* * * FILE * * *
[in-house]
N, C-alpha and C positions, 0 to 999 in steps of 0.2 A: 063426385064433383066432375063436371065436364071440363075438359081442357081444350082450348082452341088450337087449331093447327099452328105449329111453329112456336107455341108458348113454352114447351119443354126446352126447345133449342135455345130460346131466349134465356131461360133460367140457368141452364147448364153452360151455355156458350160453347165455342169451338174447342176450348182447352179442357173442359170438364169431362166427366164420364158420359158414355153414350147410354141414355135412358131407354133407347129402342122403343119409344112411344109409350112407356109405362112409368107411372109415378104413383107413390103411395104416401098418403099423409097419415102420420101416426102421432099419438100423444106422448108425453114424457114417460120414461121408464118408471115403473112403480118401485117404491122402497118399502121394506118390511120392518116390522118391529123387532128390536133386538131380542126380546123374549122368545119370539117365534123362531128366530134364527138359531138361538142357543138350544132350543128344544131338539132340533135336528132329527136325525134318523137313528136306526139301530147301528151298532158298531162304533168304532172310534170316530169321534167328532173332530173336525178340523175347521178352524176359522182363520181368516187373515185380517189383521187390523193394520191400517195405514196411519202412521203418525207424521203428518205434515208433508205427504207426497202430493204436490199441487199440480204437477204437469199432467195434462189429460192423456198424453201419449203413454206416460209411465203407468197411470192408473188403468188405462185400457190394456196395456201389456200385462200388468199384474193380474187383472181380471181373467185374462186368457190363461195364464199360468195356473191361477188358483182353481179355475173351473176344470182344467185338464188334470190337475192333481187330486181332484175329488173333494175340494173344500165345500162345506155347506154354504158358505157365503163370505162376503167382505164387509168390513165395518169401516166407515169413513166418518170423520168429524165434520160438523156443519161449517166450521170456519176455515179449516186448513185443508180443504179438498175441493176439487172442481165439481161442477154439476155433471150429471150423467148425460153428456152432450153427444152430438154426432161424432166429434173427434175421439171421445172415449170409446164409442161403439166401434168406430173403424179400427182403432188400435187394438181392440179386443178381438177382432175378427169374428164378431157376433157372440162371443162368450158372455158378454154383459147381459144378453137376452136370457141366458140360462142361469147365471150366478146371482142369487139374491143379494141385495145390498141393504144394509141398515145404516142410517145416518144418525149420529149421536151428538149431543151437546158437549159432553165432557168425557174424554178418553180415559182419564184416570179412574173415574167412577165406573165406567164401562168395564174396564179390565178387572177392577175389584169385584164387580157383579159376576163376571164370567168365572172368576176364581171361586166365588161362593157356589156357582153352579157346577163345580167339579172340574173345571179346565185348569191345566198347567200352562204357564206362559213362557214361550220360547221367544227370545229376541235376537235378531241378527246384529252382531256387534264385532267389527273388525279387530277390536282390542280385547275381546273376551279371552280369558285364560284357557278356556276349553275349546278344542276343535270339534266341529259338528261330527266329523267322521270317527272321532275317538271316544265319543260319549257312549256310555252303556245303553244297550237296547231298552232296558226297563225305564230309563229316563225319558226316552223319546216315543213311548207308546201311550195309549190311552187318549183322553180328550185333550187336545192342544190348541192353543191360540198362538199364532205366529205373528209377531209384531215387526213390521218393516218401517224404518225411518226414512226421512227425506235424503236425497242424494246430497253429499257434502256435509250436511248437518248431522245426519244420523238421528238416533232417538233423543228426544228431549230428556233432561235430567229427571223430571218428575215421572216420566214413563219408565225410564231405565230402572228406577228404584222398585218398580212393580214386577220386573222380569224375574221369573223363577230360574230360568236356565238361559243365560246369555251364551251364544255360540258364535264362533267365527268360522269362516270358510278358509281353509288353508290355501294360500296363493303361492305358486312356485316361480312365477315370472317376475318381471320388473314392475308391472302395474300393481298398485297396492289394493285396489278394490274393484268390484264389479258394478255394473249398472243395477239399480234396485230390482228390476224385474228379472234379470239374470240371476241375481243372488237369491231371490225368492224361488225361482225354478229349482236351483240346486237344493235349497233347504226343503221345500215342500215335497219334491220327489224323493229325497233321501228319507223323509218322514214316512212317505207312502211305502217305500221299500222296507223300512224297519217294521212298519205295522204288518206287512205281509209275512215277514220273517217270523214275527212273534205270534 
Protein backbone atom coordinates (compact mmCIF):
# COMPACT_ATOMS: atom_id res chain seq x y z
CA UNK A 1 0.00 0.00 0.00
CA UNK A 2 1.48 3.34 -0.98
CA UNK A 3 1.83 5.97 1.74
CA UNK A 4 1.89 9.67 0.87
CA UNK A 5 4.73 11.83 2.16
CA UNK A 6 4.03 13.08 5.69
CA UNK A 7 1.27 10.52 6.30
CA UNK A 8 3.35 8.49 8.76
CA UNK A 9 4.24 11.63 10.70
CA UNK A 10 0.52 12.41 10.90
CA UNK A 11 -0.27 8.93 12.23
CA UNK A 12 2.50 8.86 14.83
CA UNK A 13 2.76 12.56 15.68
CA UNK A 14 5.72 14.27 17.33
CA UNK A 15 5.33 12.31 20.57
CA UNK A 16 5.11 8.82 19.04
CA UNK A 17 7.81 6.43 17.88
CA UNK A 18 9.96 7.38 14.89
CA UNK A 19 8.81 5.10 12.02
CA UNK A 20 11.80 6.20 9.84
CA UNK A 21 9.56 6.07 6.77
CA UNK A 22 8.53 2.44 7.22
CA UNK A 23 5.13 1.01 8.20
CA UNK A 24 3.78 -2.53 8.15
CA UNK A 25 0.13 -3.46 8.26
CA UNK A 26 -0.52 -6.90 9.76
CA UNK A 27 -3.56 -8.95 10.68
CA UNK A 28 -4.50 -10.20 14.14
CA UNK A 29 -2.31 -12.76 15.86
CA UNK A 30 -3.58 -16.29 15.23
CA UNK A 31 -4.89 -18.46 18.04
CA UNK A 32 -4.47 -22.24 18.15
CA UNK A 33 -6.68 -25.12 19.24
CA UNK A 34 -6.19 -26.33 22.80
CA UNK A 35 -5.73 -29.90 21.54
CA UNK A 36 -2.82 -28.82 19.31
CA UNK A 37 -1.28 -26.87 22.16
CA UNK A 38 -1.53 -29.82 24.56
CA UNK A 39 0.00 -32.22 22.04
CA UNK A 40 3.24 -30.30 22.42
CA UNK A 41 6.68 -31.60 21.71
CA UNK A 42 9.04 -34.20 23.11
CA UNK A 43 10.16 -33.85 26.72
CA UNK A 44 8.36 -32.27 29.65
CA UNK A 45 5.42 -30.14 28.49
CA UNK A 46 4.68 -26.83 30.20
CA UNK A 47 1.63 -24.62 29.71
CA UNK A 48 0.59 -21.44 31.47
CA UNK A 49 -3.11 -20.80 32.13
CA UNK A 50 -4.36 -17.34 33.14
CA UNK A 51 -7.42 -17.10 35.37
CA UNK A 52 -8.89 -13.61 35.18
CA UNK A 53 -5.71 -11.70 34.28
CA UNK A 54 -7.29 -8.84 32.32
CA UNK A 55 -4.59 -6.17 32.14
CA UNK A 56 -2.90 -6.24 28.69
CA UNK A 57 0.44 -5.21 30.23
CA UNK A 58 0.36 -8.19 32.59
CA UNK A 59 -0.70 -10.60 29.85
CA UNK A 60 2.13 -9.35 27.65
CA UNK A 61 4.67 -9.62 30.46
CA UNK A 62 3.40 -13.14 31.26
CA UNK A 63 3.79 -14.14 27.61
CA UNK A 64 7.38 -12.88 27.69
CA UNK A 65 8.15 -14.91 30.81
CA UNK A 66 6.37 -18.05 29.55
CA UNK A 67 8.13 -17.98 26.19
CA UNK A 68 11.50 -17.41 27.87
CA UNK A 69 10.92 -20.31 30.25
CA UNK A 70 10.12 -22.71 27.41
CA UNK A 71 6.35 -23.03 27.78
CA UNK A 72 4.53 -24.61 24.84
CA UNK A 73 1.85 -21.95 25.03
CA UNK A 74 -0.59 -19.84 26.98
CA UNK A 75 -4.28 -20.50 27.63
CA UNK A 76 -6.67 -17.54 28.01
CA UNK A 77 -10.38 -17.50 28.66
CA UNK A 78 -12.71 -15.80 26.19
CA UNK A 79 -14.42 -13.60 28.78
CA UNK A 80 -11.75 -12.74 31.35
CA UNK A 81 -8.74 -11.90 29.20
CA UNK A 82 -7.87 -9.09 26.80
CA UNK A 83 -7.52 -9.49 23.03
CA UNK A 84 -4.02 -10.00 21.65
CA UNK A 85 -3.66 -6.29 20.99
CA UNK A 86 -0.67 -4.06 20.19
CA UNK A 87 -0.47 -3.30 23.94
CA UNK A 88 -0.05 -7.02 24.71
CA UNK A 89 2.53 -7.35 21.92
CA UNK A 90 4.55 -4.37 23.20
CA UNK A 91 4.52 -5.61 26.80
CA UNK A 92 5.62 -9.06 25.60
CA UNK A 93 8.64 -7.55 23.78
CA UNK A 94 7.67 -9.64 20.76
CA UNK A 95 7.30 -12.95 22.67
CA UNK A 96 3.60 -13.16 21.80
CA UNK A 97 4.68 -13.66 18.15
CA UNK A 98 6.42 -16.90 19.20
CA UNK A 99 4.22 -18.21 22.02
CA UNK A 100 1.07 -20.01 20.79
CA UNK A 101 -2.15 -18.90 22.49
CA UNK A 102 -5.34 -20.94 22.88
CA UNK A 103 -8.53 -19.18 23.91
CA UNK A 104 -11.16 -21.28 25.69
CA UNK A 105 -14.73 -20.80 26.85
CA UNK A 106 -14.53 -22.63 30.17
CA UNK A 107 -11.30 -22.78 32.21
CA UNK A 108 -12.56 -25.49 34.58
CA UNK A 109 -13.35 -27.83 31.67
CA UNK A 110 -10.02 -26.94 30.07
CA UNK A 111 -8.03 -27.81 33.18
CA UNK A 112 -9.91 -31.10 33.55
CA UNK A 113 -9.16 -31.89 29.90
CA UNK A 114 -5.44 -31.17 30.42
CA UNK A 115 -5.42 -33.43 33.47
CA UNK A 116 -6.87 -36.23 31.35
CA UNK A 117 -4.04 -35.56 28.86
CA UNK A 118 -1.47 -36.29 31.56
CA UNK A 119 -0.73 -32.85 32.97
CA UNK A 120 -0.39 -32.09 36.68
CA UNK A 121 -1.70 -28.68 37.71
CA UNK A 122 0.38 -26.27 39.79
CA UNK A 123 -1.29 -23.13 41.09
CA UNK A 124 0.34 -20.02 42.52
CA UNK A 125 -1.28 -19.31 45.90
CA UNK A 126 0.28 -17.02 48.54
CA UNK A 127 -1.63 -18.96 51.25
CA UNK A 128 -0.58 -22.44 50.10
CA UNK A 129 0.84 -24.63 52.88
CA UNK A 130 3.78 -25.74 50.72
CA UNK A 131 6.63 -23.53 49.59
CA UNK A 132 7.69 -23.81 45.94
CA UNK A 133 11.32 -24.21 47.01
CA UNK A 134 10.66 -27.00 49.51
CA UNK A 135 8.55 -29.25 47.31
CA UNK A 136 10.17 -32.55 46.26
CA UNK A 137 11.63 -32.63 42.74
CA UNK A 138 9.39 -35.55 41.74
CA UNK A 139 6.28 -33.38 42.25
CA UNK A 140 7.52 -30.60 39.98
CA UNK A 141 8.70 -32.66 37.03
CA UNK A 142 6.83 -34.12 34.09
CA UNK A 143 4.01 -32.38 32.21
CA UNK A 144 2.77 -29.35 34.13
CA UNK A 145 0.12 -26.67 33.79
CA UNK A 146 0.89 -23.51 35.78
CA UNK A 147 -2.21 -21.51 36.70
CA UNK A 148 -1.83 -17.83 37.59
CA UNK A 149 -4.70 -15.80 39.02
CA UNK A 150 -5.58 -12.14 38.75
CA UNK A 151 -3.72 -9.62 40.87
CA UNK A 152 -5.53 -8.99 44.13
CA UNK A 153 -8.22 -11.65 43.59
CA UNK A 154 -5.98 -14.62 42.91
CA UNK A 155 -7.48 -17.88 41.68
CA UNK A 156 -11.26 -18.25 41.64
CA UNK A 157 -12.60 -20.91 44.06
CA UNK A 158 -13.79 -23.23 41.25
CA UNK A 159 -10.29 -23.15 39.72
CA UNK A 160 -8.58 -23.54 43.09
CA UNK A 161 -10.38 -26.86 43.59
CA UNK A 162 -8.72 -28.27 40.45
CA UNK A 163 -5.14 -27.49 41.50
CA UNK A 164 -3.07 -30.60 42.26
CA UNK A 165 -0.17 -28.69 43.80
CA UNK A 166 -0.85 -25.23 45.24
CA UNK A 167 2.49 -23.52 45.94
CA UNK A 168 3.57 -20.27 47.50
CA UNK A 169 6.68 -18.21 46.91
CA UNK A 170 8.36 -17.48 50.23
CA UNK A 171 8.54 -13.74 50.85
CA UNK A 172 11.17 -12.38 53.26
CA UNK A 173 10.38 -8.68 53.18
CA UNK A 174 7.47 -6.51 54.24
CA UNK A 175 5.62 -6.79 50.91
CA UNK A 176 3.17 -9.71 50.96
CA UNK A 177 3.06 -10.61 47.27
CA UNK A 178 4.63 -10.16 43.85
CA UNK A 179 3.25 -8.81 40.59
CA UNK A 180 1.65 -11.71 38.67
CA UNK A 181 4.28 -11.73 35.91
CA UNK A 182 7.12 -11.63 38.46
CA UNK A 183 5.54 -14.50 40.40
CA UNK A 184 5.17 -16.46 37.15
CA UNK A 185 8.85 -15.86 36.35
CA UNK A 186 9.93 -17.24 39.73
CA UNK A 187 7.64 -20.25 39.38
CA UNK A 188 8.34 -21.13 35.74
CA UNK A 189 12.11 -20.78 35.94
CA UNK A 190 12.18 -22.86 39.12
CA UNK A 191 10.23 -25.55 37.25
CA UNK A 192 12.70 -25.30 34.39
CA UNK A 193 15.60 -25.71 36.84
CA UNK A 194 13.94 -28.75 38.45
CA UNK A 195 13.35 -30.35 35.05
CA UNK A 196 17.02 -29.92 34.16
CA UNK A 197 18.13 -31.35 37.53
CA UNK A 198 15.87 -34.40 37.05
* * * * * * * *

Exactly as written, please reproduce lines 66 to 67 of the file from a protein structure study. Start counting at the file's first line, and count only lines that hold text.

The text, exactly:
CA UNK A 62 3.40 -13.14 31.26
CA UNK A 63 3.79 -14.14 27.61